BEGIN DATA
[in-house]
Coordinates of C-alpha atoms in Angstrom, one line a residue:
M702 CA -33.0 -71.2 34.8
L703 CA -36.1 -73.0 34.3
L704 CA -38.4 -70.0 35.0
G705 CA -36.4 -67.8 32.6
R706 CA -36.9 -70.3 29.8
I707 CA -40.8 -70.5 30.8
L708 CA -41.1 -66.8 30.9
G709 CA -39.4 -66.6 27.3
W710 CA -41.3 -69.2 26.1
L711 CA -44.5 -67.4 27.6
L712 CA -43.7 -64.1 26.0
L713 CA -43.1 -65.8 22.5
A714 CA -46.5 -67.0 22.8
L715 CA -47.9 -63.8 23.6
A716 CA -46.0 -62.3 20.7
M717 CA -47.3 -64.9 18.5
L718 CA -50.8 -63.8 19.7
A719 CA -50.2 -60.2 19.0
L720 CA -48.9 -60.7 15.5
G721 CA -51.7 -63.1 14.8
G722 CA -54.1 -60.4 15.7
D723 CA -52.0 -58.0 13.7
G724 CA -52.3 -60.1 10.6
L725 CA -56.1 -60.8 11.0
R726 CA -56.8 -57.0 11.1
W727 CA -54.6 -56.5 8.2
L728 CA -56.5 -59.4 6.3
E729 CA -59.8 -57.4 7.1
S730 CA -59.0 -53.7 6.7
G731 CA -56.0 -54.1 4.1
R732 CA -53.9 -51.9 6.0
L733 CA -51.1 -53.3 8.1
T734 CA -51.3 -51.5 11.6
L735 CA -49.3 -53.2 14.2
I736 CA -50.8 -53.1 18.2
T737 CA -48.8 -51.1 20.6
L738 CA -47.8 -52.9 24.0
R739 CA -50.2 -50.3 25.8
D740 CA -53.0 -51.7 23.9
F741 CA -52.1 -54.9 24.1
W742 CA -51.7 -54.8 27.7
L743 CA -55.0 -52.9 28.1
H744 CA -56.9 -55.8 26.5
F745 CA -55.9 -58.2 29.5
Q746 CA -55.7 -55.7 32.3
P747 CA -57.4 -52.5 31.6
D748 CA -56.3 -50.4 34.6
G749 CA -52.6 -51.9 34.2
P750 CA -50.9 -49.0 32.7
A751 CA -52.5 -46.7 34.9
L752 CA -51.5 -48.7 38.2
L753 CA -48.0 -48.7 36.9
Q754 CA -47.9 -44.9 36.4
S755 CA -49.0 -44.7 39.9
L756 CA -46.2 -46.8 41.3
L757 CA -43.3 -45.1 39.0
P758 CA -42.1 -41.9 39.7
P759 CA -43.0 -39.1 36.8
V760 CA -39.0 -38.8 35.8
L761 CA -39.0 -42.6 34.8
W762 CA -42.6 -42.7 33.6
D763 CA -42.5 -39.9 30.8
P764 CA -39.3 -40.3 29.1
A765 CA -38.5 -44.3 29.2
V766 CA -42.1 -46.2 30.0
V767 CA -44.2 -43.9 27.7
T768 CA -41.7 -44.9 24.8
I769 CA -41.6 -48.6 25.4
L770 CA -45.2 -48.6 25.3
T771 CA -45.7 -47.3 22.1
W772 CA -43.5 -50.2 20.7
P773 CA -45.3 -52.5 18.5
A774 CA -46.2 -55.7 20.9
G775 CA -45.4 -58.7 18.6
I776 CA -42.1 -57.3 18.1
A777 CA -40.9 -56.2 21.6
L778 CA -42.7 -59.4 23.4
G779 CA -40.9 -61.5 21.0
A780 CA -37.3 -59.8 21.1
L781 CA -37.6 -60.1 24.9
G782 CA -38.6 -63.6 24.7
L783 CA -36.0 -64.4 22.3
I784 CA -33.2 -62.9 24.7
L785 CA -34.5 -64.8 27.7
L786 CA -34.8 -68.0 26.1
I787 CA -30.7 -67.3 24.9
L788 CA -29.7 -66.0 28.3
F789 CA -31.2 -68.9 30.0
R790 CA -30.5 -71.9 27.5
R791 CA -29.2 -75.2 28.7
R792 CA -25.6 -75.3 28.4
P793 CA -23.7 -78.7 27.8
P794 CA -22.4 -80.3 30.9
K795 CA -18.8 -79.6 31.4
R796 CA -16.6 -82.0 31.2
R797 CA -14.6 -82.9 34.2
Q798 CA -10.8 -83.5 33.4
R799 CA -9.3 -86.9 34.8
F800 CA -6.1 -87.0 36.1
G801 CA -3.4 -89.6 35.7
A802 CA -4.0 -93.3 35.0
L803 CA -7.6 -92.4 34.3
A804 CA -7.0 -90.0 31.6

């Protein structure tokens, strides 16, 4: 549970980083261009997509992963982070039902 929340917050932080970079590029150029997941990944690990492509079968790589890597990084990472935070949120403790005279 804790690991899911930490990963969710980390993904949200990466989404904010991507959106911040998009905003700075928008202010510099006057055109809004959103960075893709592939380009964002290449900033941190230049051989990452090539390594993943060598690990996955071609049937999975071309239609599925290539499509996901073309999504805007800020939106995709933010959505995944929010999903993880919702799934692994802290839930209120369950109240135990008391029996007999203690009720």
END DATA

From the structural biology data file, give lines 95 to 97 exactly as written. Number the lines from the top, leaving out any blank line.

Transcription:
P794 CA -22.4 -80.3 30.9
K795 CA -18.8 -79.6 31.4
R796 CA -16.6 -82.0 31.2